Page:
When this movement becomes familiar and comfortable, also feel as if both feet are rooted in the ground, as if your knees are touching the ground and your butt is sitting on the floor. Feel like you are moving an energy circuit from one leg to the other. The leg that is pulling is absorbing the energy, while the leg that is sinking is sending the energy to the other leg.
Activity 3: Stepping Forward and Back while pulling
Let’s apply this to the form Brush Knee. When you’re stepping forward, place the forward foot down and pull your weight into that leg (see the posting, “Let's talk about stepping! Part 1 - How to place the foot").
If you’re moving backwards the process is the same but it’s the back foot that’s pulling.
What is “Pulling?”
“Pulling” can take on different qualities as your skill improves. At first you pull by tensing muscles and grabbing with your toes. As you get better, you use less and less muscles, and your toes just touch the ground. When you’ve become very familiar and comfortable with the movement, you do not use any muscular force to shift the weight and the pulling becomes a feeling of “absorbing”, where you feel as if you are absorbing energy out of the ground.
In my previous article “placing the foot”, I mentioned keeping a hollow under the arch of your foot. When you “pull” or “absorb”, this hollow does the absorbing, creating an energy flow between the feet. With time and practice, the movement of stepping and pulling and absorbing becomes relaxed, natural, and effortless.
If the front leg pulls or absorbs your weight, what happens in the rear foot? Does it just hang out, going along for the ride? No, while the foot that is getting the weight is absorbing energy out of the ground, the other foot is sinking into the ground. As you shift your weight toward the weighted leg, feel your tailbone and hips going deep into the floor with your “insubstantial” leg.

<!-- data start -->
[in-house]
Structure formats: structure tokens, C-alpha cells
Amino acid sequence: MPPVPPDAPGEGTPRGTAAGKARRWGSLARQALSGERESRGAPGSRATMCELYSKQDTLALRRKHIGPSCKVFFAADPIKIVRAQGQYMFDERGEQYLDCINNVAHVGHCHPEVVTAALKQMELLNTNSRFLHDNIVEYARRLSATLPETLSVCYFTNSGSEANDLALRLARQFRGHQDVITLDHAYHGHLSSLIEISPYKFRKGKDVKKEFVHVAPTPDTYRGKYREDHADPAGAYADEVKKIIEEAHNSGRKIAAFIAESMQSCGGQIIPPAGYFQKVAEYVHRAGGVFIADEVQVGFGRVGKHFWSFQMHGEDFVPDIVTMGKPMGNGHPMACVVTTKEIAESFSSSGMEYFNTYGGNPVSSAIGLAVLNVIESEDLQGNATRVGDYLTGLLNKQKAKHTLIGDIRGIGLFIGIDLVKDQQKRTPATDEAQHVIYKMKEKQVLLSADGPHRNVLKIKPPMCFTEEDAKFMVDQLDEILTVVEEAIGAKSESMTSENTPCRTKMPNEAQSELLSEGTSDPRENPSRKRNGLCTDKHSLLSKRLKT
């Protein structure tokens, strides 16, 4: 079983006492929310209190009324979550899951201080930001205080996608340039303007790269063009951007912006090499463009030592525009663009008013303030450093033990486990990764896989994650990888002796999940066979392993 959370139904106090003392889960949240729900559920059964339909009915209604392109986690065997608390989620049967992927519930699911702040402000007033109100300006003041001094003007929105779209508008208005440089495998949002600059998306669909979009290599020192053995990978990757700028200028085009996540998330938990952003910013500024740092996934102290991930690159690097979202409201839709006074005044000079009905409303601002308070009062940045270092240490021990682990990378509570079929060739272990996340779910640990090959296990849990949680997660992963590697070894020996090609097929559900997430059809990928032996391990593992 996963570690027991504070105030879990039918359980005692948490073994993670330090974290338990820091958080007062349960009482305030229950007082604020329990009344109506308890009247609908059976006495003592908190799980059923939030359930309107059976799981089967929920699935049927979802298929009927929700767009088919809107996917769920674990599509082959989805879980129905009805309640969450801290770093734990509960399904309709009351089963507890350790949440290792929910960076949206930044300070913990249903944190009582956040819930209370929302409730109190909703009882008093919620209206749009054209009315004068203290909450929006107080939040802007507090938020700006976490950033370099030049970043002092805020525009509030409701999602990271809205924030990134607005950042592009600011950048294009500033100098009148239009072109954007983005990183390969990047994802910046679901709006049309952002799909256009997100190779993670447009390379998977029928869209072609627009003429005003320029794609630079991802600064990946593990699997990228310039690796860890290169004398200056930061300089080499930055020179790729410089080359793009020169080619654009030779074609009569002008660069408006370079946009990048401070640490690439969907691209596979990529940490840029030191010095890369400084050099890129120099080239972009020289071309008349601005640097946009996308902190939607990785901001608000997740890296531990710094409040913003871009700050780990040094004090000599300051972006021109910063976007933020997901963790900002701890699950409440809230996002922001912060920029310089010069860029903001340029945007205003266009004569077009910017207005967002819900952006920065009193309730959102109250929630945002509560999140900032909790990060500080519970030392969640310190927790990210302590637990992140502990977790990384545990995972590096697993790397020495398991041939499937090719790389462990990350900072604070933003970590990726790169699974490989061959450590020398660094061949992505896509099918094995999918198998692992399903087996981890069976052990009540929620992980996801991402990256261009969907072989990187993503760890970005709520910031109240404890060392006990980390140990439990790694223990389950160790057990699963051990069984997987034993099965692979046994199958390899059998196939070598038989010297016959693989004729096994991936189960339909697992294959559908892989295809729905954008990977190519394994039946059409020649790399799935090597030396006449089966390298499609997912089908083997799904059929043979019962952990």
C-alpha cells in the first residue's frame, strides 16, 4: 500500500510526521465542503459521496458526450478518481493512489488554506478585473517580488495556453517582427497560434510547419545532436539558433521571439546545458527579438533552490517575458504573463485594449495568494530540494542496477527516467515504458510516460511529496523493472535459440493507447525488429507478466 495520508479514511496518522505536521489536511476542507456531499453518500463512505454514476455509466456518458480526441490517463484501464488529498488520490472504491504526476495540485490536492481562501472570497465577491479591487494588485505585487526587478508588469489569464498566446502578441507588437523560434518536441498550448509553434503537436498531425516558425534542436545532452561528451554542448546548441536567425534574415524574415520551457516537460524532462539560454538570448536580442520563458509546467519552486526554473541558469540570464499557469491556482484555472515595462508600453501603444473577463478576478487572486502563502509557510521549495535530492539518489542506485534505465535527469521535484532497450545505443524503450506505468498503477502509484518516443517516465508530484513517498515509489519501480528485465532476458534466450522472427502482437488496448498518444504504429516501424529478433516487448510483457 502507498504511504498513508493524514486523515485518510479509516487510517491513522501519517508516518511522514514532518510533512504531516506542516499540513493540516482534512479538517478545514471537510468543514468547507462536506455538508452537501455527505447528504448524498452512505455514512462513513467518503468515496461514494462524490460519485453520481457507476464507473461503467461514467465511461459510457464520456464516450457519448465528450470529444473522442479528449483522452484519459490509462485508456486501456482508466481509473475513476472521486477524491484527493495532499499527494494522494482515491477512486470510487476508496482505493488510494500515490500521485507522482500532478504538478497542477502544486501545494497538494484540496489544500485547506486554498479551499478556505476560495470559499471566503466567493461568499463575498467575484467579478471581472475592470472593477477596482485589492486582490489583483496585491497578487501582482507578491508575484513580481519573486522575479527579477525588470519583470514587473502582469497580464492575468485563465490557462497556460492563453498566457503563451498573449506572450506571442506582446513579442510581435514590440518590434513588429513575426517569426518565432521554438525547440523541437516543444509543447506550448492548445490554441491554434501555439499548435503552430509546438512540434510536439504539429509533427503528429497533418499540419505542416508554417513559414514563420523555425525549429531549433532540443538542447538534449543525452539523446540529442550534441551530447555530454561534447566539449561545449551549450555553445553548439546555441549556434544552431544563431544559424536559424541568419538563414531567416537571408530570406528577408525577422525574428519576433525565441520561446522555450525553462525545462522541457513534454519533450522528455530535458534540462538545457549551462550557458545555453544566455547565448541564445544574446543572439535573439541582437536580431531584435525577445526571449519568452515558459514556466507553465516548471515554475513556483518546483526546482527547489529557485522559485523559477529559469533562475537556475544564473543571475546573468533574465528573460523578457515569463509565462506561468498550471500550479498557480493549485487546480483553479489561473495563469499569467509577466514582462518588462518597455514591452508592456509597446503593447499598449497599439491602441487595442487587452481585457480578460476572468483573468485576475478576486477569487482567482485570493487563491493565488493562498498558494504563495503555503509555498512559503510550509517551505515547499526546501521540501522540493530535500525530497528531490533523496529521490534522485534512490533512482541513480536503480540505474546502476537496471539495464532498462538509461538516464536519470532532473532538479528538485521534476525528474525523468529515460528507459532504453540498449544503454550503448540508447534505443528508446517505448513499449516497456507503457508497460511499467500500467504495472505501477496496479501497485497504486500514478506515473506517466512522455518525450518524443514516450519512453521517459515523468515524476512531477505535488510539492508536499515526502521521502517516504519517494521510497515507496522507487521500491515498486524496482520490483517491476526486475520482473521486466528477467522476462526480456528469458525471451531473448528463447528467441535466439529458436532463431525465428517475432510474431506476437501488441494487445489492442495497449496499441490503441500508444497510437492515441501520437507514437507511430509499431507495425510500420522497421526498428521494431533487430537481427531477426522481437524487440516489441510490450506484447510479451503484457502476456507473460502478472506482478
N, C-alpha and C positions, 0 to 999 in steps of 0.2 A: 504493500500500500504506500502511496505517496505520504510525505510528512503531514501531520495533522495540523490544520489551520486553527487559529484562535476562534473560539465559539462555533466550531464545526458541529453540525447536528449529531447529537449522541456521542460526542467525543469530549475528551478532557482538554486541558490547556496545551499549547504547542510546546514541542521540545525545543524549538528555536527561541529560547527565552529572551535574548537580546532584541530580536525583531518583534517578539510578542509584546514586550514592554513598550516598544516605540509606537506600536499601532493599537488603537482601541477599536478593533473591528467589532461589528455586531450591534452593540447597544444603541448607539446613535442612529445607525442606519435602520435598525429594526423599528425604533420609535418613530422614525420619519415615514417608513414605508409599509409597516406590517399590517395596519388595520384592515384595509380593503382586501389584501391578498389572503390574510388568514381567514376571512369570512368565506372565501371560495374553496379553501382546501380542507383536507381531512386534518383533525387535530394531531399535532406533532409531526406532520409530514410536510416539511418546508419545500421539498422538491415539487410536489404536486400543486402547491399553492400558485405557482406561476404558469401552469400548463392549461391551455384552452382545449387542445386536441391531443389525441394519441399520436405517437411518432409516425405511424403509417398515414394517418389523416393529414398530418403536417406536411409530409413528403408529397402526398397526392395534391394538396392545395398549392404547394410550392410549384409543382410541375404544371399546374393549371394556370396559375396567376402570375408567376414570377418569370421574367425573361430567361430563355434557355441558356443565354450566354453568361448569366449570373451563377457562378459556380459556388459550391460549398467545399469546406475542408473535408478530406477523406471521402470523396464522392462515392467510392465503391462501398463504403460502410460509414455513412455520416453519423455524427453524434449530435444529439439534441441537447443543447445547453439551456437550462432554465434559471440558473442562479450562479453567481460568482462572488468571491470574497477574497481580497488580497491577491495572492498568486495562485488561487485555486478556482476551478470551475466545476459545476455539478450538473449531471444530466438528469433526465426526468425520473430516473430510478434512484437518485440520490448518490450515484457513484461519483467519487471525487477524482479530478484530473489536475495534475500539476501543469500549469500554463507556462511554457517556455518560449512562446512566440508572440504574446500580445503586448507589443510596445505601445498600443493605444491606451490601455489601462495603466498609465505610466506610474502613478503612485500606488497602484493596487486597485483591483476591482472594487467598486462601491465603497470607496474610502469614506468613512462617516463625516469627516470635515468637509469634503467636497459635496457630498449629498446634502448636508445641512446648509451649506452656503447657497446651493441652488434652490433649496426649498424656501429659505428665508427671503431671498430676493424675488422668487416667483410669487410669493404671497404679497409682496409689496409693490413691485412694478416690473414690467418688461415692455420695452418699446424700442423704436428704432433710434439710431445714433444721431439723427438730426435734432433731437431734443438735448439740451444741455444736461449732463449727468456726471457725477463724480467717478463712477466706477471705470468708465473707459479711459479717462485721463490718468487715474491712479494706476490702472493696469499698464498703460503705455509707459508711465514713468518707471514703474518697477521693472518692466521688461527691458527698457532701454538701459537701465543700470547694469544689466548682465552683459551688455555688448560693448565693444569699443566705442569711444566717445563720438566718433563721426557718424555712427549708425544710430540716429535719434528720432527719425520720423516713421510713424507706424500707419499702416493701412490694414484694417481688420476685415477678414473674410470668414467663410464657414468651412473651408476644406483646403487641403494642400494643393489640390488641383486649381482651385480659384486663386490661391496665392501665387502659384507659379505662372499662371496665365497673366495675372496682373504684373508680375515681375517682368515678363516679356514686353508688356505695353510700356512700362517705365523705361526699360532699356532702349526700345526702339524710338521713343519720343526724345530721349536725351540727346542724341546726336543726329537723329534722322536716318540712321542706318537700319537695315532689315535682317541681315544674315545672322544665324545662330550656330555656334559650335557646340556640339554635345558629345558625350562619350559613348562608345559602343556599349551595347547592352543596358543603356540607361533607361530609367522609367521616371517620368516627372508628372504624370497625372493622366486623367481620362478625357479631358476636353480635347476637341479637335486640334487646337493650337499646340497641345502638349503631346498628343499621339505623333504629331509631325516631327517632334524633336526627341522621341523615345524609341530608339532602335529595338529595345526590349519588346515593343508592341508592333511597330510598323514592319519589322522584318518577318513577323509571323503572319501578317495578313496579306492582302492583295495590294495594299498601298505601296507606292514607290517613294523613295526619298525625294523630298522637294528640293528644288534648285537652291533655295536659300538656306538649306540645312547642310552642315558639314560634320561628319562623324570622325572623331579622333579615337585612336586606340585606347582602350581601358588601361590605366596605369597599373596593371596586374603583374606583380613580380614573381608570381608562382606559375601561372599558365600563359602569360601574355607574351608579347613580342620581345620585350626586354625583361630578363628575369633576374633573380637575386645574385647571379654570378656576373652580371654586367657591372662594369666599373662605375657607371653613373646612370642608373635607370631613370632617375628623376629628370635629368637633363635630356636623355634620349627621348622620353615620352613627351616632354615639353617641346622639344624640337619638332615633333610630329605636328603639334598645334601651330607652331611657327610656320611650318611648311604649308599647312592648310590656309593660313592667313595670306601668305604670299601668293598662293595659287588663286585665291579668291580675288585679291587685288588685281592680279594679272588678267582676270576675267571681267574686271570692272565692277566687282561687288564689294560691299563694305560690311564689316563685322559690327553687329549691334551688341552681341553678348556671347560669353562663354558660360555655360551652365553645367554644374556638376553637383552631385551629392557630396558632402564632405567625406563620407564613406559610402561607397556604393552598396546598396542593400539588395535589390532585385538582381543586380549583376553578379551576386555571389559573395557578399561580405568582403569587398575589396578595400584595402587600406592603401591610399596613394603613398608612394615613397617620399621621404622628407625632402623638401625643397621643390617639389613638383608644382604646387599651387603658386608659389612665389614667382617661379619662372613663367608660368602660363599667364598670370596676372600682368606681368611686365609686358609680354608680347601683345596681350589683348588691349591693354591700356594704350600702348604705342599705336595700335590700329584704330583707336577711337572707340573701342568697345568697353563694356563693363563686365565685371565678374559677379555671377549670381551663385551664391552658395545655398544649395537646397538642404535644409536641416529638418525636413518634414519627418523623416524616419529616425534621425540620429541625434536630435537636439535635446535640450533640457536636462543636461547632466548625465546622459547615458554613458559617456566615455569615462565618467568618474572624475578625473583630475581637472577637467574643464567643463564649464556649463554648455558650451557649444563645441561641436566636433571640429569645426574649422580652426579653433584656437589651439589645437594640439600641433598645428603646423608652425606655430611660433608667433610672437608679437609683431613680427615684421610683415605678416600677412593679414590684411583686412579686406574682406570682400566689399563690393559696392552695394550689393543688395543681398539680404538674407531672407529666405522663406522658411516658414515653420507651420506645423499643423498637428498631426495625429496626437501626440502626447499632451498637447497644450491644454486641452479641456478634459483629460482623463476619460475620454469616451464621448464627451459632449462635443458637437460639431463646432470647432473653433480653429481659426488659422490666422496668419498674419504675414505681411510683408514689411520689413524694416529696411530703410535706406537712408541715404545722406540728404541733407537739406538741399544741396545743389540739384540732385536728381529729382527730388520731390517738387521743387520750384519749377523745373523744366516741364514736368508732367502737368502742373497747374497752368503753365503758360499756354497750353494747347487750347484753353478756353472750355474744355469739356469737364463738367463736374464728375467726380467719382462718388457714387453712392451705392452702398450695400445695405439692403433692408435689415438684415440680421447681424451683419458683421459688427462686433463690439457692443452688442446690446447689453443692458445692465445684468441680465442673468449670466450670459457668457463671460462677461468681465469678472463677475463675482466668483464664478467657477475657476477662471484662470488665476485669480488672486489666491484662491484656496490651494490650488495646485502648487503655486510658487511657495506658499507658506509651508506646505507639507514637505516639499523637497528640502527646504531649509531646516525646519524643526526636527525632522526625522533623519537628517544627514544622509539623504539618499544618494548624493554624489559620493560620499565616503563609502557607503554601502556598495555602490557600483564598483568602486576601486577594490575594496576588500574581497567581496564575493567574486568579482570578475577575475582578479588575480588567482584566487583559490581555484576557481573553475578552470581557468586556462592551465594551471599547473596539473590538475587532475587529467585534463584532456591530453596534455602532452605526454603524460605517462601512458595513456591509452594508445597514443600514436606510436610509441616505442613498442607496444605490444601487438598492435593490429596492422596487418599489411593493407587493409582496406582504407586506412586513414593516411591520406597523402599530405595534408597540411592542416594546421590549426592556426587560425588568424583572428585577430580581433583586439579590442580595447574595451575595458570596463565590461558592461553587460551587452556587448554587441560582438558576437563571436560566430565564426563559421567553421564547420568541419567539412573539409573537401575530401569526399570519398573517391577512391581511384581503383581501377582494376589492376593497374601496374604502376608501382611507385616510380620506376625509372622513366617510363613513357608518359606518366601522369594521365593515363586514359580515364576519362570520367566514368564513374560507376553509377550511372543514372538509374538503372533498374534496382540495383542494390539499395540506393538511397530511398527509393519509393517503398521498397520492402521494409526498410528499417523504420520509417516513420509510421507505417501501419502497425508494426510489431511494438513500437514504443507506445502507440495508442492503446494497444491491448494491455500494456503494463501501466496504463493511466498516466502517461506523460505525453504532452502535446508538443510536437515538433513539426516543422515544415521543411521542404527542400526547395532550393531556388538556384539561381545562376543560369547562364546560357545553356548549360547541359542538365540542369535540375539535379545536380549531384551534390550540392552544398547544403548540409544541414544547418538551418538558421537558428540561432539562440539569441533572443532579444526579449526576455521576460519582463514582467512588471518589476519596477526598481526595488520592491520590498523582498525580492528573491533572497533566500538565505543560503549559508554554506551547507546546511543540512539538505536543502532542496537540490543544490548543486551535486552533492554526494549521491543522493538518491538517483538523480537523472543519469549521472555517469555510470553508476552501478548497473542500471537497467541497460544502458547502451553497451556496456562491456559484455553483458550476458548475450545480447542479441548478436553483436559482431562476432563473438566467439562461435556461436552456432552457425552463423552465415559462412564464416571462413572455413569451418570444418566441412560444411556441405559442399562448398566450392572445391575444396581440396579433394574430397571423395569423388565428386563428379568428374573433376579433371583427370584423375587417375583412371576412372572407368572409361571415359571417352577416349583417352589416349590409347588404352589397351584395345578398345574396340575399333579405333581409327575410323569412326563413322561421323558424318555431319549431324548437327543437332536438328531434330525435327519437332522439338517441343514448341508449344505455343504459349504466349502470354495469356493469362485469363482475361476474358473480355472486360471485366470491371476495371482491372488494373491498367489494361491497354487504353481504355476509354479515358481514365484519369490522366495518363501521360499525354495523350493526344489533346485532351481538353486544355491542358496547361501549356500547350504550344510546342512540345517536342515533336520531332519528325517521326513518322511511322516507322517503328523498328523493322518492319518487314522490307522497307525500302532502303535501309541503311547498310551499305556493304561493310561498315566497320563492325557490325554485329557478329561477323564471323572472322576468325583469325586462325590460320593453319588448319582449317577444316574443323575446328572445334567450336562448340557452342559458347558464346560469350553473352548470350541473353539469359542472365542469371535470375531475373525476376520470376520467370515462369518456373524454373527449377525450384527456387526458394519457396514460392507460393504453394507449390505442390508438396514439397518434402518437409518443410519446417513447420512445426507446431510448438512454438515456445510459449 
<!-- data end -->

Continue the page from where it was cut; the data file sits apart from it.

Again, the only way to understand this is to actually try it.
Activity 4: Sink the “insubstantial” leg
While on your right leg, step forward with your left. Shift your weight forward to your left leg and disregard your back leg. Have someone pull on your front hand. It is easy to pull you off your heels. Now do it again and this time as you shift your weight forward, sink your back leg and then have someone pull you. It is much harder to pull you because you are rooted in both legs.
What's Next? Stepping as Giving and Receiving
There is another aspect to stepping which will be covered in depth in a later article; the turning of the feet. Stepping is really made up of the “Giving and Receiving” or “Pulling and sinking” and the turning of the feet. I will cover the turning in another post but suffice it to say that whereas the “Pulling and sinking” is a somewhat vertical plane, the turning of the feet is on the horizontal plane. Together they create a stable and rooted stepping in your tai chi and power in your movement. When there is a turning that is both horizontal and vertical, it creates a spiral. Spiraling is the hallmark of Tai Chi and what every movement in Tai Chi strives to achieve.
Of course, stepping as I have described requires diligent practice. It is not learned overnight. However, once you learn this way of stepping you will feel the difference in your rooting, your stability, your breathing, and you will begin to feel the unity of the taiji body.
Joe Eber is a senior teacher and long time student of Master William Ting (silvertigertaichi.com).
Joe Can be reached at email@example.com